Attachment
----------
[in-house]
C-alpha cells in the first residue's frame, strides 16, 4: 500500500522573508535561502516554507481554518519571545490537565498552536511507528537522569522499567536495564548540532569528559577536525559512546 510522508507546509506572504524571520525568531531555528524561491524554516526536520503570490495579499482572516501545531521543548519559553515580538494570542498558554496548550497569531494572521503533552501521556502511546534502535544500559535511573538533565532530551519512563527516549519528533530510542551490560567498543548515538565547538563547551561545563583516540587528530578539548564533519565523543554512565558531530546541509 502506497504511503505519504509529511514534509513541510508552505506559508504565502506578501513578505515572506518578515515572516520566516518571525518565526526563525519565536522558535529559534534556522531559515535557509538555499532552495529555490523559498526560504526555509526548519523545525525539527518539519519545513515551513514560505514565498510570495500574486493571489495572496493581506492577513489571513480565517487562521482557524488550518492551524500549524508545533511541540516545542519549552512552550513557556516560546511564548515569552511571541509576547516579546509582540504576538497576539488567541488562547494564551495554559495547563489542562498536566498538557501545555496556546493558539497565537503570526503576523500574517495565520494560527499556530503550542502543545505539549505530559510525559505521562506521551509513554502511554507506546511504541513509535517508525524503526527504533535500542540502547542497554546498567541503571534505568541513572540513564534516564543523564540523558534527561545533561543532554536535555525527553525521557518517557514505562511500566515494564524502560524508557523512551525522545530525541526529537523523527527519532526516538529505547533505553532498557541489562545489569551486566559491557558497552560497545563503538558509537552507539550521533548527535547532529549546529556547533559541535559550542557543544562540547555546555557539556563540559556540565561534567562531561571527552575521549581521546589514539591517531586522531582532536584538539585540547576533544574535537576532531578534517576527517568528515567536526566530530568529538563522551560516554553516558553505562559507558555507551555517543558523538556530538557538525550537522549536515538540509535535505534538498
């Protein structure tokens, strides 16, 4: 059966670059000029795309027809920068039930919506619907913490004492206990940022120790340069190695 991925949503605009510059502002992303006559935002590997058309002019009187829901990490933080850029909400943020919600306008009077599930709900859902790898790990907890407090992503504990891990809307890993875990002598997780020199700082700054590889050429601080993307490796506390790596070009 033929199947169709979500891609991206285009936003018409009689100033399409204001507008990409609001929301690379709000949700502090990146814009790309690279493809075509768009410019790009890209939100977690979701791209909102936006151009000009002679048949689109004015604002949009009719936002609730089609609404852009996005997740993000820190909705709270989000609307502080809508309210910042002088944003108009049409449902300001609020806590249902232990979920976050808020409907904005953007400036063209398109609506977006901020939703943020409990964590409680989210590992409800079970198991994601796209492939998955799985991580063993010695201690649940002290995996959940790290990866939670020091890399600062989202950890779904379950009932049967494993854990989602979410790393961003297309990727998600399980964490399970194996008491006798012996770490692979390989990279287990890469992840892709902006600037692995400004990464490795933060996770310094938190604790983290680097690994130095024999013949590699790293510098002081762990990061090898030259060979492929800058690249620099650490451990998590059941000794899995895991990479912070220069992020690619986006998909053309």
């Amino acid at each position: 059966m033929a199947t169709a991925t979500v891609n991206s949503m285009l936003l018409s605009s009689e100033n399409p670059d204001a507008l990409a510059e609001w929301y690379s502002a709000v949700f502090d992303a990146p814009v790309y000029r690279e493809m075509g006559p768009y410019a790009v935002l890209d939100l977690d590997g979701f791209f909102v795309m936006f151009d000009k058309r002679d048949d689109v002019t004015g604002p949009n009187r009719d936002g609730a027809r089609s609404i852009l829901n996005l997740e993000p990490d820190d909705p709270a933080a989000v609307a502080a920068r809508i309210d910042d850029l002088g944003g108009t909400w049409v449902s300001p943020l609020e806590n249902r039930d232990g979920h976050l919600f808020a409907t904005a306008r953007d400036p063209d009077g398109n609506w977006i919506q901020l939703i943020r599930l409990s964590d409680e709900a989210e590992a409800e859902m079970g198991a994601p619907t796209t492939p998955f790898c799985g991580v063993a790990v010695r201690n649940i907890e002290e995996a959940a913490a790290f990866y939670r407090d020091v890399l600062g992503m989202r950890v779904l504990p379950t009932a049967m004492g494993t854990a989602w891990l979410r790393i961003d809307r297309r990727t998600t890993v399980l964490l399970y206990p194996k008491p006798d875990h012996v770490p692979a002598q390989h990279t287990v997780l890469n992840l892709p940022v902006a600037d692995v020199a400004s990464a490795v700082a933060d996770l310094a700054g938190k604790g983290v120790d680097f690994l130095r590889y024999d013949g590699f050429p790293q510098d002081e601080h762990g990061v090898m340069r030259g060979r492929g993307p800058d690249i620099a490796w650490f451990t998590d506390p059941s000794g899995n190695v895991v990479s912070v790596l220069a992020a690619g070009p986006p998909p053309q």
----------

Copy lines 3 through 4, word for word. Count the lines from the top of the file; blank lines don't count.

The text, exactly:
């Protein structure tokens, strides 16, 4: 059966670059000029795309027809920068039930919506619907913490004492206990940022120790340069190695 991925949503605009510059502002992303006559935002590997058309002019009187829901990490933080850029909400943020919600306008009077599930709900859902790898790990907890407090992503504990891990809307890993875990002598997780020199700082700054590889050429601080993307490796506390790596070009 033929199947169709979500891609991206285009936003018409009689100033399409204001507008990409609001929301690379709000949700502090990146814009790309690279493809075509768009410019790009890209939100977690979701791209909102936006151009000009002679048949689109004015604002949009009719936002609730089609609404852009996005997740993000820190909705709270989000609307502080809508309210910042002088944003108009049409449902300001609020806590249902232990979920976050808020409907904005953007400036063209398109609506977006901020939703943020409990964590409680989210590992409800079970198991994601796209492939998955799985991580063993010695201690649940002290995996959940790290990866939670020091890399600062989202950890779904379950009932049967494993854990989602979410790393961003297309990727998600399980964490399970194996008491006798012996770490692979390989990279287990890469992840892709902006600037692995400004990464490795933060996770310094938190604790983290680097690994130095024999013949590699790293510098002081762990990061090898030259060979492929800058690249620099650490451990998590059941000794899995895991990479912070220069992020690619986006998909053309």
């Amino acid at each position: 059966m033929a199947t169709a991925t979500v891609n991206s949503m285009l936003l018409s605009s009689e100033n399409p670059d204001a507008l990409a510059e609001w929301y690379s502002a709000v949700f502090d992303a990146p814009v790309y000029r690279e493809m075509g006559p768009y410019a790009v935002l890209d939100l977690d590997g979701f791209f909102v795309m936006f151009d000009k058309r002679d048949d689109v002019t004015g604002p949009n009187r009719d936002g609730a027809r089609s609404i852009l829901n996005l997740e993000p990490d820190d909705p709270a933080a989000v609307a502080a920068r809508i309210d910042d850029l002088g944003g108009t909400w049409v449902s300001p943020l609020e806590n249902r039930d232990g979920h976050l919600f808020a409907t904005a306008r953007d400036p063209d009077g398109n609506w977006i919506q901020l939703i943020r599930l409990s964590d409680e709900a989210e590992a409800e859902m079970g198991a994601p619907t796209t492939p998955f790898c799985g991580v063993a790990v010695r201690n649940i907890e002290e995996a959940a913490a790290f990866y939670r407090d020091v890399l600062g992503m989202r950890v779904l504990p379950t009932a049967m004492g494993t854990a989602w891990l979410r790393i961003d809307r297309r990727t998600t890993v399980l964490l399970y206990p194996k008491p006798d875990h012996v770490p692979a002598q390989h990279t287990v997780l890469n992840l892709p940022v902006a600037d692995v020199a400004s990464a490795v700082a933060d996770l310094a700054g938190k604790g983290v120790d680097f690994l130095r590889y024999d013949g590699f050429p790293q510098d002081e601080h762990g990061v090898m340069r030259g060979r492929g993307p800058d690249i620099a490796w650490f451990t998590d506390p059941s000794g899995n190695v895991v990479s912070v790596l220069a992020a690619g070009p986006p998909p053309q």